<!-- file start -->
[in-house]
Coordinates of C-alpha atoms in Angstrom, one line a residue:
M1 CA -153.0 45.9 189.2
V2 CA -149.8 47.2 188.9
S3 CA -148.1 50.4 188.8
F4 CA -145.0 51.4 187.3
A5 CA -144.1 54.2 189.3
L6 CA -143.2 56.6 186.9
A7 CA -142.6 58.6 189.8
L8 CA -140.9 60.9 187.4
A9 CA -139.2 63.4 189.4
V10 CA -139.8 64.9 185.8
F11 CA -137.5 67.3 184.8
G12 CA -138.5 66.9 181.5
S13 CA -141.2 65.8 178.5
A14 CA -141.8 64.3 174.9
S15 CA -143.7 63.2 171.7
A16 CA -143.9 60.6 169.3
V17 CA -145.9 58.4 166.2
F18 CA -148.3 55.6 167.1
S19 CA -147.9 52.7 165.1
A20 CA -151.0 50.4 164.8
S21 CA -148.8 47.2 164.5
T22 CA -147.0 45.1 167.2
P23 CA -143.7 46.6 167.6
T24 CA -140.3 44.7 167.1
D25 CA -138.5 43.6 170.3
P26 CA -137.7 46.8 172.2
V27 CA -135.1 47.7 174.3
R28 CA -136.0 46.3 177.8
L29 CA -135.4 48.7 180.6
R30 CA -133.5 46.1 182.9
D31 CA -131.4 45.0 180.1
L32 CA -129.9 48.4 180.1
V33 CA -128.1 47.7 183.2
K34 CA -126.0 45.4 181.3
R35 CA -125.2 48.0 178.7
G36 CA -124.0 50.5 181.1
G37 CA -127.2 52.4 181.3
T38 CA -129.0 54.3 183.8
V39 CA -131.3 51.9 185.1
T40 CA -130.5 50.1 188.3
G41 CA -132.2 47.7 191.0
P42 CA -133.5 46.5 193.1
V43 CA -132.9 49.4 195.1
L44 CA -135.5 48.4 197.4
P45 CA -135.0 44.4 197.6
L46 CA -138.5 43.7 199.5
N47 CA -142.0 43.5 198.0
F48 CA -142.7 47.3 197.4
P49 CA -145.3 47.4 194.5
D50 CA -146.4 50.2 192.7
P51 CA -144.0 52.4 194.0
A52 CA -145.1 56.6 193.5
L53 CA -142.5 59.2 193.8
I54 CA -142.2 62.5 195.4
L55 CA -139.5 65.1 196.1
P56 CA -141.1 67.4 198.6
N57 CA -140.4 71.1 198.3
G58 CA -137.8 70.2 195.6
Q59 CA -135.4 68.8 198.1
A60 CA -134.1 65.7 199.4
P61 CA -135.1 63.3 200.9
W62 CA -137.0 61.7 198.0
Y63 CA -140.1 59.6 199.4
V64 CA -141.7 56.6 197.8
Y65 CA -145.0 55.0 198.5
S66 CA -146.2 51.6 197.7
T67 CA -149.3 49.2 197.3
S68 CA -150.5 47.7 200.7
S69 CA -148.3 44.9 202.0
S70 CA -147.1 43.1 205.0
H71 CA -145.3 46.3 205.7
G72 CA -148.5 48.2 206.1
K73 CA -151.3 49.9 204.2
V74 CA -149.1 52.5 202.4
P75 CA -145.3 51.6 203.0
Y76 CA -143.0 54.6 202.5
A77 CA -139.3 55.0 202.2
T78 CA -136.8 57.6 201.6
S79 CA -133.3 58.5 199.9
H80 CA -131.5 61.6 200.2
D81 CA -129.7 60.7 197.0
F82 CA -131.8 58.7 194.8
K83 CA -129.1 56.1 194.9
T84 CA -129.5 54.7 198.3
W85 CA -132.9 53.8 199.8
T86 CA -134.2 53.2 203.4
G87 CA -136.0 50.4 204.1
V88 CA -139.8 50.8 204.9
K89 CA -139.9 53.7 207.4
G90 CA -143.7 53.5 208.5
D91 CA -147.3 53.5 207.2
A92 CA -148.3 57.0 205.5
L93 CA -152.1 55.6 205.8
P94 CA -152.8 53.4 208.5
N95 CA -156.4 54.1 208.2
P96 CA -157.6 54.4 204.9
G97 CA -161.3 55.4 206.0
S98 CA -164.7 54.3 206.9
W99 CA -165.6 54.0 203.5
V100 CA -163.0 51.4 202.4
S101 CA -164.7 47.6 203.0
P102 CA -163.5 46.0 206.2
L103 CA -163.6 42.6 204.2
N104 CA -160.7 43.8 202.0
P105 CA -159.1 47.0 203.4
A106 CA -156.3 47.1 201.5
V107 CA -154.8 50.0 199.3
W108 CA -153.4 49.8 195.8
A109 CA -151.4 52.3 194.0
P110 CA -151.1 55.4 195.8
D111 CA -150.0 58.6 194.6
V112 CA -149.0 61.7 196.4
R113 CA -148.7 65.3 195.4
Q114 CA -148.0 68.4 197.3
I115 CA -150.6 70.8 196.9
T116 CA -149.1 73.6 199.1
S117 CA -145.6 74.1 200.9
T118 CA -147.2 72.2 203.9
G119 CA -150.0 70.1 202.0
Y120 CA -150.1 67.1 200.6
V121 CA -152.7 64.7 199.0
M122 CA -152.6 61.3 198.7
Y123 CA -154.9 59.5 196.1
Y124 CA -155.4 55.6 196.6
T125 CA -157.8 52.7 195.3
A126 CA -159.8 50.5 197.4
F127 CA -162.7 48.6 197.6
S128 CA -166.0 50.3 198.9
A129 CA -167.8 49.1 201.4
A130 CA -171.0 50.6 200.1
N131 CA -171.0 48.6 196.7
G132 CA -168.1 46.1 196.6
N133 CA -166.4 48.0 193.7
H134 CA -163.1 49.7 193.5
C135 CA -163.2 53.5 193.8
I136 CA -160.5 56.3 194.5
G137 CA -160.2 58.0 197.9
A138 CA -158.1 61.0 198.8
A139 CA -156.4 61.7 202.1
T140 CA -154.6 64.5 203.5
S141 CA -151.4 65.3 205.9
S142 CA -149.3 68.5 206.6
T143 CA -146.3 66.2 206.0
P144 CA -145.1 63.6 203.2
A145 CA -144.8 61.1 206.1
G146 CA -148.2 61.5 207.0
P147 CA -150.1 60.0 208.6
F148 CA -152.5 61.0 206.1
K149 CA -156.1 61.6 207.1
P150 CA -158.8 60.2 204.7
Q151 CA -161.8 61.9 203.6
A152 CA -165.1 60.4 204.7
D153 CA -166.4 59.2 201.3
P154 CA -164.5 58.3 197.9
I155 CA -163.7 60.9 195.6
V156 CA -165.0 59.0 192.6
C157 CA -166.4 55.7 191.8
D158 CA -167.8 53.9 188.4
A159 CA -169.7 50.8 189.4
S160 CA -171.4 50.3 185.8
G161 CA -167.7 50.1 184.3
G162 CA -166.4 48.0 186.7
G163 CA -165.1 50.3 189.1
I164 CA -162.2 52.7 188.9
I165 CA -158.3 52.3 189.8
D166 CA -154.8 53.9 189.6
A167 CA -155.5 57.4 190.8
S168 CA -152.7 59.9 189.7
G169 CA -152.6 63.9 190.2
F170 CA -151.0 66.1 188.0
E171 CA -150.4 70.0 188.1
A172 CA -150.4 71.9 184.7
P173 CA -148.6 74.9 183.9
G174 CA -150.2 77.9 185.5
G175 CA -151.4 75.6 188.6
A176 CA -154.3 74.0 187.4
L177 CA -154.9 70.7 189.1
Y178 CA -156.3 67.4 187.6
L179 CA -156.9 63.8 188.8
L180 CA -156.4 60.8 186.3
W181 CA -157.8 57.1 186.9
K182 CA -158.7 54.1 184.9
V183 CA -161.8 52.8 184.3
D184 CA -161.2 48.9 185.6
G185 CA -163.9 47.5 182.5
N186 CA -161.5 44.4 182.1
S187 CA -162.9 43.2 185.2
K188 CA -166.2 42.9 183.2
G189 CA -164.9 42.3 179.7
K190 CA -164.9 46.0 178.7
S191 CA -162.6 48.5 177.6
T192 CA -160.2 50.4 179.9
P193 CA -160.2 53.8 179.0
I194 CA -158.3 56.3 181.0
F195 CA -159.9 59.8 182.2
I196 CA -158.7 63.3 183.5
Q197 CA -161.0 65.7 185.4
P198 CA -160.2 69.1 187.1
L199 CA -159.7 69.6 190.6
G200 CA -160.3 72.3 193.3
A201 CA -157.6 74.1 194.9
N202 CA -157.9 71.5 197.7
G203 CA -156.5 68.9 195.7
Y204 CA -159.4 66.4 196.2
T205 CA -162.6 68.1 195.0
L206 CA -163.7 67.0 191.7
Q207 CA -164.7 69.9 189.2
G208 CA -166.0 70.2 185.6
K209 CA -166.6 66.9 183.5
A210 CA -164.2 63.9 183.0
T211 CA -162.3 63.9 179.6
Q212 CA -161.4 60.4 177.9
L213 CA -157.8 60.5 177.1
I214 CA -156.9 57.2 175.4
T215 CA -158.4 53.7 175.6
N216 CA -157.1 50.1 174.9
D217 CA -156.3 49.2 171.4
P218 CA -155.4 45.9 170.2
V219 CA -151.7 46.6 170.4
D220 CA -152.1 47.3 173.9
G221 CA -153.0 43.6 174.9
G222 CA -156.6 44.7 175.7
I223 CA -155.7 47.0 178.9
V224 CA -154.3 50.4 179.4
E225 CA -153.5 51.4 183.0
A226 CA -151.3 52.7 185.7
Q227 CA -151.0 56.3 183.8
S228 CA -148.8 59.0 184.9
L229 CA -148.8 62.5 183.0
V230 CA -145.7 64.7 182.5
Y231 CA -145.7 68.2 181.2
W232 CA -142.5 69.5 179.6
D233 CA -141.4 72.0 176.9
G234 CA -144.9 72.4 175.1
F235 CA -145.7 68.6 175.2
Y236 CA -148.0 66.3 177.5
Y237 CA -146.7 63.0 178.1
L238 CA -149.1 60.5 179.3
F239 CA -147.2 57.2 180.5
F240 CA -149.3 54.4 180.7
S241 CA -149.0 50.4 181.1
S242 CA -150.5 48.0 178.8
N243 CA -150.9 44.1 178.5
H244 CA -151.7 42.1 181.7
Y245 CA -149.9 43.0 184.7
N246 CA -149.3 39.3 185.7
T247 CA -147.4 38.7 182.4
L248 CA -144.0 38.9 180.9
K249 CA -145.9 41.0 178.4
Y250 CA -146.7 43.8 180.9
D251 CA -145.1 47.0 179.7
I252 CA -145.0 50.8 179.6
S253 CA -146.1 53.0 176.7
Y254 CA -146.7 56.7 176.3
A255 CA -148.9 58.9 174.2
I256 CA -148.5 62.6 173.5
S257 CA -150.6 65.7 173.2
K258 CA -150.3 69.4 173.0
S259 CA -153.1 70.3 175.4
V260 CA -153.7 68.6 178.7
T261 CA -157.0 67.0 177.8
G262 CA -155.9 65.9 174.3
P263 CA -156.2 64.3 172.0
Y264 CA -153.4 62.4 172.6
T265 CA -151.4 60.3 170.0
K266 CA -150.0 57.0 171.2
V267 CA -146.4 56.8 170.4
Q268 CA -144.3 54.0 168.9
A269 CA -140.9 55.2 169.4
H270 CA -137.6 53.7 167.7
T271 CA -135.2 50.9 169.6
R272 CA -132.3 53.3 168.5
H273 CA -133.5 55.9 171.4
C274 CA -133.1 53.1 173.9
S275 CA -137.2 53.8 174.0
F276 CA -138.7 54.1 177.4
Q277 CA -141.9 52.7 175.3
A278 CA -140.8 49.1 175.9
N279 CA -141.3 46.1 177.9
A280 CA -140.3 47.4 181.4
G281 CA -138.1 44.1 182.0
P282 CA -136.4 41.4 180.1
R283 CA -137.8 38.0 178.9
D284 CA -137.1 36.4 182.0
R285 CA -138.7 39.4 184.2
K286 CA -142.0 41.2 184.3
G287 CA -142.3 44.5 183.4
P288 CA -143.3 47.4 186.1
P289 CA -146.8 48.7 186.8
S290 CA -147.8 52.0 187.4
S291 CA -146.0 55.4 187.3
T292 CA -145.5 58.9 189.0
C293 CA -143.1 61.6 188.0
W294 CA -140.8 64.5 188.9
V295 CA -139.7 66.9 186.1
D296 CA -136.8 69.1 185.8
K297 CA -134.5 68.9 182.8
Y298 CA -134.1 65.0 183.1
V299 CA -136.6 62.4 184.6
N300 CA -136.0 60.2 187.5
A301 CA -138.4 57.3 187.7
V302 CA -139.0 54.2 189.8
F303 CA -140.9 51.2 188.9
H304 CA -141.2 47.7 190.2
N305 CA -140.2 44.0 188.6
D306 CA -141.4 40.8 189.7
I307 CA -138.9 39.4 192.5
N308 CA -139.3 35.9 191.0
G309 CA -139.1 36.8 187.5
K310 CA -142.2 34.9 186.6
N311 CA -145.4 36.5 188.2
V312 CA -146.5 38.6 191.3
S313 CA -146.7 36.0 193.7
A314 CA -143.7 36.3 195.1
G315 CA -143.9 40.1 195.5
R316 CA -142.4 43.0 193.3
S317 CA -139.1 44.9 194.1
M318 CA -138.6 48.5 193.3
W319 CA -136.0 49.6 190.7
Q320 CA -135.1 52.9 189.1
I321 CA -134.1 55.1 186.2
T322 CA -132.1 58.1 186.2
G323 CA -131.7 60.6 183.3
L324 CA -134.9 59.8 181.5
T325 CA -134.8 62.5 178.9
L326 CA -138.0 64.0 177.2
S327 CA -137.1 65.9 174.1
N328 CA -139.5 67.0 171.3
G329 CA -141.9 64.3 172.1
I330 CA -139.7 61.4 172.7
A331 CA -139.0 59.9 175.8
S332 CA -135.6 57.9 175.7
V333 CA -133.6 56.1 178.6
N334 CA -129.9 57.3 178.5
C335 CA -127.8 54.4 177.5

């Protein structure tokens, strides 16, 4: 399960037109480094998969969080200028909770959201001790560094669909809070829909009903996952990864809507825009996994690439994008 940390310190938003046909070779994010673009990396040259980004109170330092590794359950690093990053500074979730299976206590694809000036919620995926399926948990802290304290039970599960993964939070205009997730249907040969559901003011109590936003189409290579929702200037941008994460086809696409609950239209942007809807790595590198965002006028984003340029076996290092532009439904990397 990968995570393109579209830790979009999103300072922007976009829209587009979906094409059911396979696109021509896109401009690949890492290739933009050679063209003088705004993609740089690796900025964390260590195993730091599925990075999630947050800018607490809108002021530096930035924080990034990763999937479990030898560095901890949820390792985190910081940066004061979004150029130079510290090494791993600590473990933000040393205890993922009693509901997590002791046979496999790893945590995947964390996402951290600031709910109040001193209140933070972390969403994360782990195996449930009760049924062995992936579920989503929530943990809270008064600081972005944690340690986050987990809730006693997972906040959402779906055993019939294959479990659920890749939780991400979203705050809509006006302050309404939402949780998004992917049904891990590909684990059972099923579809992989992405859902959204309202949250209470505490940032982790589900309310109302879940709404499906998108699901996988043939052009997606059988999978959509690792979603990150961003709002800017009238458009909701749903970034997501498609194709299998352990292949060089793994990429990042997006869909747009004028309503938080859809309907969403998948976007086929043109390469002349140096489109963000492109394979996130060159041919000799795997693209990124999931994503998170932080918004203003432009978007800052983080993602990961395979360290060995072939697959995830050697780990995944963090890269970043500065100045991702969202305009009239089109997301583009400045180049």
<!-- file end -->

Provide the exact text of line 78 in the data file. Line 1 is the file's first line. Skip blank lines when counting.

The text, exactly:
Y76 CA -143.0 54.6 202.5